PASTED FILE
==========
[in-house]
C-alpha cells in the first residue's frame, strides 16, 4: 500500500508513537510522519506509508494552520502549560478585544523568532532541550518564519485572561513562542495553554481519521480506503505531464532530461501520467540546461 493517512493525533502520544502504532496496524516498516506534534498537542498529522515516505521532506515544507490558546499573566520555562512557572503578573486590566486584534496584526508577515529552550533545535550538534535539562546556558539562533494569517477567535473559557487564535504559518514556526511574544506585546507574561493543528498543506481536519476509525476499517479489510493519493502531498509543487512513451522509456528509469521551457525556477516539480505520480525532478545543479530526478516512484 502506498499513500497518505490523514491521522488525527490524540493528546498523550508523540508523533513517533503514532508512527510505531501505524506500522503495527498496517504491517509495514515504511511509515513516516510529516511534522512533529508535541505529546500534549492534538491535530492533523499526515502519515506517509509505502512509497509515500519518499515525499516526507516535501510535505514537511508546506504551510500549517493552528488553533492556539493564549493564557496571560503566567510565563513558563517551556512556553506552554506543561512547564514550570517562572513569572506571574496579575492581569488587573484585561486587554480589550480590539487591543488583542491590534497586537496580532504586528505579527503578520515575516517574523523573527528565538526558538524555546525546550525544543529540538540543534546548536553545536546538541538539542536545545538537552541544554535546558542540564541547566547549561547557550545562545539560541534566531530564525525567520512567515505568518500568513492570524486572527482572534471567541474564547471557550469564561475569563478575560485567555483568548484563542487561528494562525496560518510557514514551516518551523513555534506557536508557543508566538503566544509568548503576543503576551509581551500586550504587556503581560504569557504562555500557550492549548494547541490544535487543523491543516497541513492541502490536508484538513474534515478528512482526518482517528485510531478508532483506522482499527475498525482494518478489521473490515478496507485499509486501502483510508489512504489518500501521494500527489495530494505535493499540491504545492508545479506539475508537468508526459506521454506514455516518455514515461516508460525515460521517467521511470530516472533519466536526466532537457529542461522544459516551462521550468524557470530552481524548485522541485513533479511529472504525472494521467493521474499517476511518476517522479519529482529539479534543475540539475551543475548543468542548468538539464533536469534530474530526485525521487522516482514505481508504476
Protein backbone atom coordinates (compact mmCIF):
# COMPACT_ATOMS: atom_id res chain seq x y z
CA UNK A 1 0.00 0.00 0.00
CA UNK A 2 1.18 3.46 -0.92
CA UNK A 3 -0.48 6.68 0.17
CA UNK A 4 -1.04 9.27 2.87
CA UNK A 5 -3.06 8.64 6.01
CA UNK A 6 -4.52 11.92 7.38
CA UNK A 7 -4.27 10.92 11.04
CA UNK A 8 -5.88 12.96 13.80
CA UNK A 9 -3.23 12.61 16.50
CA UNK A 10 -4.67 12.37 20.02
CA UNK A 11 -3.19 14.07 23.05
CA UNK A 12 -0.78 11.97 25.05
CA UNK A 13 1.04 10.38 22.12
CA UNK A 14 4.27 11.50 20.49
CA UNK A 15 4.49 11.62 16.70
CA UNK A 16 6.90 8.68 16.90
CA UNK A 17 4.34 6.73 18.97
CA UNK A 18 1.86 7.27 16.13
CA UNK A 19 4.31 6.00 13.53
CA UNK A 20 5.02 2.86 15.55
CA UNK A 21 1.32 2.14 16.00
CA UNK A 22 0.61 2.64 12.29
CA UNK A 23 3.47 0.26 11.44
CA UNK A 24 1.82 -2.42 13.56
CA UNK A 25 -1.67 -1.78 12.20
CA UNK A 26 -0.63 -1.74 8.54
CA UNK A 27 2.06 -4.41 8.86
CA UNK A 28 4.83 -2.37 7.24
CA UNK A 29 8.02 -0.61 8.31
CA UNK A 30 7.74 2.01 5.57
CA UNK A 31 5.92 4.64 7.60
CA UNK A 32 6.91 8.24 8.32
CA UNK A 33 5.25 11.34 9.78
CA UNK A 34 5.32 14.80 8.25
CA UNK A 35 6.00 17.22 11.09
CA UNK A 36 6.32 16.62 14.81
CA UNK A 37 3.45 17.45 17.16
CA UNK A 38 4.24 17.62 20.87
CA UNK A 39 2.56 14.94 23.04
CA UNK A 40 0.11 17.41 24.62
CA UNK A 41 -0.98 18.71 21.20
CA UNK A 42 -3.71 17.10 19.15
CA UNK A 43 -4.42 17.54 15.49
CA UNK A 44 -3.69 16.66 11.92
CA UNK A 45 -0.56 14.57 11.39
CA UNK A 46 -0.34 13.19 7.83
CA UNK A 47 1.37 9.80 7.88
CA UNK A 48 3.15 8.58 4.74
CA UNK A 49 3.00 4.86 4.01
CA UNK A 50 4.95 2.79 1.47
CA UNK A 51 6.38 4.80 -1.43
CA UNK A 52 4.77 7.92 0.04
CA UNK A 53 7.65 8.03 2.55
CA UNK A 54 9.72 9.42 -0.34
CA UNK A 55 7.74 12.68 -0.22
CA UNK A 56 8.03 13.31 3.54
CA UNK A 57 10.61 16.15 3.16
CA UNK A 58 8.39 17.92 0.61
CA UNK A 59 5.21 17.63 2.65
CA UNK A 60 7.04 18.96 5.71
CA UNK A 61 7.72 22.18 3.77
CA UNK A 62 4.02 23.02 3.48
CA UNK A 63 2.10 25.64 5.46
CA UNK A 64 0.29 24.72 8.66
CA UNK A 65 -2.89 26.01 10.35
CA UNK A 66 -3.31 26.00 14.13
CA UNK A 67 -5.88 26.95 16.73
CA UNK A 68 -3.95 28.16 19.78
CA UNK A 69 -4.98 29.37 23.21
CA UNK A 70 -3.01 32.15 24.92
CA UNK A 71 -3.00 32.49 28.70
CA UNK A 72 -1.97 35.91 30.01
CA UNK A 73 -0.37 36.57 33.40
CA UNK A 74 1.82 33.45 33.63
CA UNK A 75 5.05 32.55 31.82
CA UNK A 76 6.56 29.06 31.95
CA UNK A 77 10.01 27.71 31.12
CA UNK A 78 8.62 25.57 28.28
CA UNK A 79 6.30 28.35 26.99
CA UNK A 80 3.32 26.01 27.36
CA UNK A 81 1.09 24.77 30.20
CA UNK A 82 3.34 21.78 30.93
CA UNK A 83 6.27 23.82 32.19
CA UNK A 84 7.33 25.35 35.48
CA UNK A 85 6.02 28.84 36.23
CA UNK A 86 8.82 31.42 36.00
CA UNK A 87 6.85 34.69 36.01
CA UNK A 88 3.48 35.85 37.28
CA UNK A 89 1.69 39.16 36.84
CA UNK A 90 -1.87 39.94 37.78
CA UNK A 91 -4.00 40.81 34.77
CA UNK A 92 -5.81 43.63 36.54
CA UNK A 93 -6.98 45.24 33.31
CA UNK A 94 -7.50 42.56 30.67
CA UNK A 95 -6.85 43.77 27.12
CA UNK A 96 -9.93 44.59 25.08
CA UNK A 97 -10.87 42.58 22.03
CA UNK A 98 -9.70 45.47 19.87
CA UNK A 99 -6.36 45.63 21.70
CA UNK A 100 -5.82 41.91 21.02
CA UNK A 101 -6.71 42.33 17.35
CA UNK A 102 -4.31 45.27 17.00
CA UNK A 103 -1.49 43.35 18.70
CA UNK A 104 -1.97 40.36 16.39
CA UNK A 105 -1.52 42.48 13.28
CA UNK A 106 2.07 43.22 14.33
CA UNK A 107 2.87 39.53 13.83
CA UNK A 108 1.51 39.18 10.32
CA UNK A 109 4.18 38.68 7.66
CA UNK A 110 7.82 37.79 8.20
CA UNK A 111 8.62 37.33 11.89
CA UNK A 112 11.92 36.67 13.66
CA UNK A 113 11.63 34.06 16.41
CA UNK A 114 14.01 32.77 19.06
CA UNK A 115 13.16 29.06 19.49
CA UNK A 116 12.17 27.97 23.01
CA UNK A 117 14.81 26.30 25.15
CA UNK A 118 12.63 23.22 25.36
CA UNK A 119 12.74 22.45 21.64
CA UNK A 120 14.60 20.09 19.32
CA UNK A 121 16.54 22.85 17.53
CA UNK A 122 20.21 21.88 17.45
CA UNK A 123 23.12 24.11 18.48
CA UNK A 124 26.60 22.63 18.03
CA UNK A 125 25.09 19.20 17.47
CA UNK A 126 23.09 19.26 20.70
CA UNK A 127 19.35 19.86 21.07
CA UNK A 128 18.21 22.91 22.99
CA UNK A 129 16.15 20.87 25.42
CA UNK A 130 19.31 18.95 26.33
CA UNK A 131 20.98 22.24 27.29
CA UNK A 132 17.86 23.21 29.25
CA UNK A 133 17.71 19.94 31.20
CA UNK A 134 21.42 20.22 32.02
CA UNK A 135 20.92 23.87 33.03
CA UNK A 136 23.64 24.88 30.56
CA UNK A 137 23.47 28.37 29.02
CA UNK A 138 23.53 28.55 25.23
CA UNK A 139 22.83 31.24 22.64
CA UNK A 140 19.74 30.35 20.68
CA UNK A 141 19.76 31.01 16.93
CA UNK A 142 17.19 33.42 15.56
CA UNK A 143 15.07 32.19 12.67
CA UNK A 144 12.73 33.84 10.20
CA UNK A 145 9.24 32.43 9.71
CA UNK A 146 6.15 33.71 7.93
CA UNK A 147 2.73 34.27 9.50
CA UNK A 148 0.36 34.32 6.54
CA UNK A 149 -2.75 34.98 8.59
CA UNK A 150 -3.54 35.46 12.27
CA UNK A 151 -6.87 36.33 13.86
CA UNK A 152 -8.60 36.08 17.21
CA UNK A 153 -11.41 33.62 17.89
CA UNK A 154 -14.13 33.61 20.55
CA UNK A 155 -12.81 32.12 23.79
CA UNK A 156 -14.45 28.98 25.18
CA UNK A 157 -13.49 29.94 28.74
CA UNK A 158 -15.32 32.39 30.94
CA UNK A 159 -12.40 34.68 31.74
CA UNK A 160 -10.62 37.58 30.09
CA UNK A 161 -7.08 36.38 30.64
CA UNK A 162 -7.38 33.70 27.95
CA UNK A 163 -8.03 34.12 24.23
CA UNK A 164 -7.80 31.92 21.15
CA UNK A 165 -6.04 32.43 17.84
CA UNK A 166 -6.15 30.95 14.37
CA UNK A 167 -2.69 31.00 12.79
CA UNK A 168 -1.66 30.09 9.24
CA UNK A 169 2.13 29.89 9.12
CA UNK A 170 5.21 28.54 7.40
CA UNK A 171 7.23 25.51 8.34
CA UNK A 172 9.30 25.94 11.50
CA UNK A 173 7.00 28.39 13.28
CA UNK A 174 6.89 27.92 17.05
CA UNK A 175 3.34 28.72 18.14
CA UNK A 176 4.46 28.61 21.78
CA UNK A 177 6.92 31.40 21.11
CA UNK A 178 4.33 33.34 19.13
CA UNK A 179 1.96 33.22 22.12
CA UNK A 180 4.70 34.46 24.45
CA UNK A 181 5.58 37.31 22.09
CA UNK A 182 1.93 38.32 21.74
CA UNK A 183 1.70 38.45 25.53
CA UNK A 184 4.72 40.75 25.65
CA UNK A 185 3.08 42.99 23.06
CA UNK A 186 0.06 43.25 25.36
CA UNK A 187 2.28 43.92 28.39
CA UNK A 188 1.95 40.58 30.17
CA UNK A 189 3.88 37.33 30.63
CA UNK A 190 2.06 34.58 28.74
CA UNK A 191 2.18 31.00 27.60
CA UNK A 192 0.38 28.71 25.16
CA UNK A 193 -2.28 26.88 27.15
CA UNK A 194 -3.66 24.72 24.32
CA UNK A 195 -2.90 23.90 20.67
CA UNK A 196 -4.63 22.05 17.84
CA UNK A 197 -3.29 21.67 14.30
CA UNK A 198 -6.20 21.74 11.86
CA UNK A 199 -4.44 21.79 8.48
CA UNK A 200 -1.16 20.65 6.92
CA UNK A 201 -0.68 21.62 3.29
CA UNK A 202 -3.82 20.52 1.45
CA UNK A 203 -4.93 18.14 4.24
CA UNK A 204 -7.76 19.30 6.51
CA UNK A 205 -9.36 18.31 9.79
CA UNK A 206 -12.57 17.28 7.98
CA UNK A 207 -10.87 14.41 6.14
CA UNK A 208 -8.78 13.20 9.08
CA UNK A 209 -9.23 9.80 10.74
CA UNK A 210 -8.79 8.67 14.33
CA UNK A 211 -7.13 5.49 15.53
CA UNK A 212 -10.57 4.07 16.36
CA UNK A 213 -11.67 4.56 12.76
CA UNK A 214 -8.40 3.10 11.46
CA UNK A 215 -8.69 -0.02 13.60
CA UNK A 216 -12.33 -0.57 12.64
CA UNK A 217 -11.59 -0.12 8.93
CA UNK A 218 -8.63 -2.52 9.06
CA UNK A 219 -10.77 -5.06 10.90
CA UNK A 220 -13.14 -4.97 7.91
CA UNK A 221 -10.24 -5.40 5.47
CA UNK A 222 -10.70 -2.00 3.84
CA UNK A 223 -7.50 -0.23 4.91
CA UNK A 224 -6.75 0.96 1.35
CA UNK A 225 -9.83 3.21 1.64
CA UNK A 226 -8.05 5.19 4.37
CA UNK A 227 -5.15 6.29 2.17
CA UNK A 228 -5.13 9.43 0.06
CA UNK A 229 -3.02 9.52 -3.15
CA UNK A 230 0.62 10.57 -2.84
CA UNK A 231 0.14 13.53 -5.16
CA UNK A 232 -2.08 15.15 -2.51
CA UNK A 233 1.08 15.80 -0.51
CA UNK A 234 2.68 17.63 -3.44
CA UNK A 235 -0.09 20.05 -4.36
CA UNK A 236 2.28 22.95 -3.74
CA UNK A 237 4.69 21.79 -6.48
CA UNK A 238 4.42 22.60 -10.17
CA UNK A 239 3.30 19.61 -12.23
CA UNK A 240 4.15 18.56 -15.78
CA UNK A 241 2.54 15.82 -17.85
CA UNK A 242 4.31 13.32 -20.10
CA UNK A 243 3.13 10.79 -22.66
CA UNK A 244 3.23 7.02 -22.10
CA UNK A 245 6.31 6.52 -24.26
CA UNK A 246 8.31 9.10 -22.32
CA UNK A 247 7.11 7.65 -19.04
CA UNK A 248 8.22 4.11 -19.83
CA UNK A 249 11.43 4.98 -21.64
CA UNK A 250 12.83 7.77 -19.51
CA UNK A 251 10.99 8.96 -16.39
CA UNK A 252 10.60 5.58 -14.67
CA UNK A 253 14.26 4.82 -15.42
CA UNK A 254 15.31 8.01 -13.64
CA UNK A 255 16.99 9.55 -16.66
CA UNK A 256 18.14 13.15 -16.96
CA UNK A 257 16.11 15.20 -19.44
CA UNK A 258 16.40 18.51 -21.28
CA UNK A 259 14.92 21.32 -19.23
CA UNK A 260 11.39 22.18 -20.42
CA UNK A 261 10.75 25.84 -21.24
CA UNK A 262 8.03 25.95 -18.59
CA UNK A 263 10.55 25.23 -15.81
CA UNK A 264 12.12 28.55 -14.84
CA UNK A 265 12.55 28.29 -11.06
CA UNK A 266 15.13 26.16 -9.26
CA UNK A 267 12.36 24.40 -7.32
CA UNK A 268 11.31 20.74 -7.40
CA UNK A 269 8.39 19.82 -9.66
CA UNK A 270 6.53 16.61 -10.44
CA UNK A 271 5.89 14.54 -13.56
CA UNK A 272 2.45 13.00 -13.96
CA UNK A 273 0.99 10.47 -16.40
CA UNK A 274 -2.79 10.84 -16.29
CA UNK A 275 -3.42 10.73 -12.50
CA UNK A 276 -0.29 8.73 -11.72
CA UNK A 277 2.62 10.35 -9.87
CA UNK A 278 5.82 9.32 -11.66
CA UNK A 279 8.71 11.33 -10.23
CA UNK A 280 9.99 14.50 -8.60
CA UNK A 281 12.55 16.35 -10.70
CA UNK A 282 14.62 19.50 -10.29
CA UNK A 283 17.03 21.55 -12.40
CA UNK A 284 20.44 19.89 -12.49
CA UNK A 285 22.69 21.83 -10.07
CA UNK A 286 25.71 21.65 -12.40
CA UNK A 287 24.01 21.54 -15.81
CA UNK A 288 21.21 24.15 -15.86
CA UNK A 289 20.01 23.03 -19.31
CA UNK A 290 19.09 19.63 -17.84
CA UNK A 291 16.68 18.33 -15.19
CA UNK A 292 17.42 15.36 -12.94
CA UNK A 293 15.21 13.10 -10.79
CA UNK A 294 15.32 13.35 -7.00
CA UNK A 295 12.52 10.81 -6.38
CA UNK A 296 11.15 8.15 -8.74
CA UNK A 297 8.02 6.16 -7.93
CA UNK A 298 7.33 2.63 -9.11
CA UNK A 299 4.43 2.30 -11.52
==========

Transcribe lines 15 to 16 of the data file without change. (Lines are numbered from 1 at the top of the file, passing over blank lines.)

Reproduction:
CA UNK A 11 -3.19 14.07 23.05
CA UNK A 12 -0.78 11.97 25.05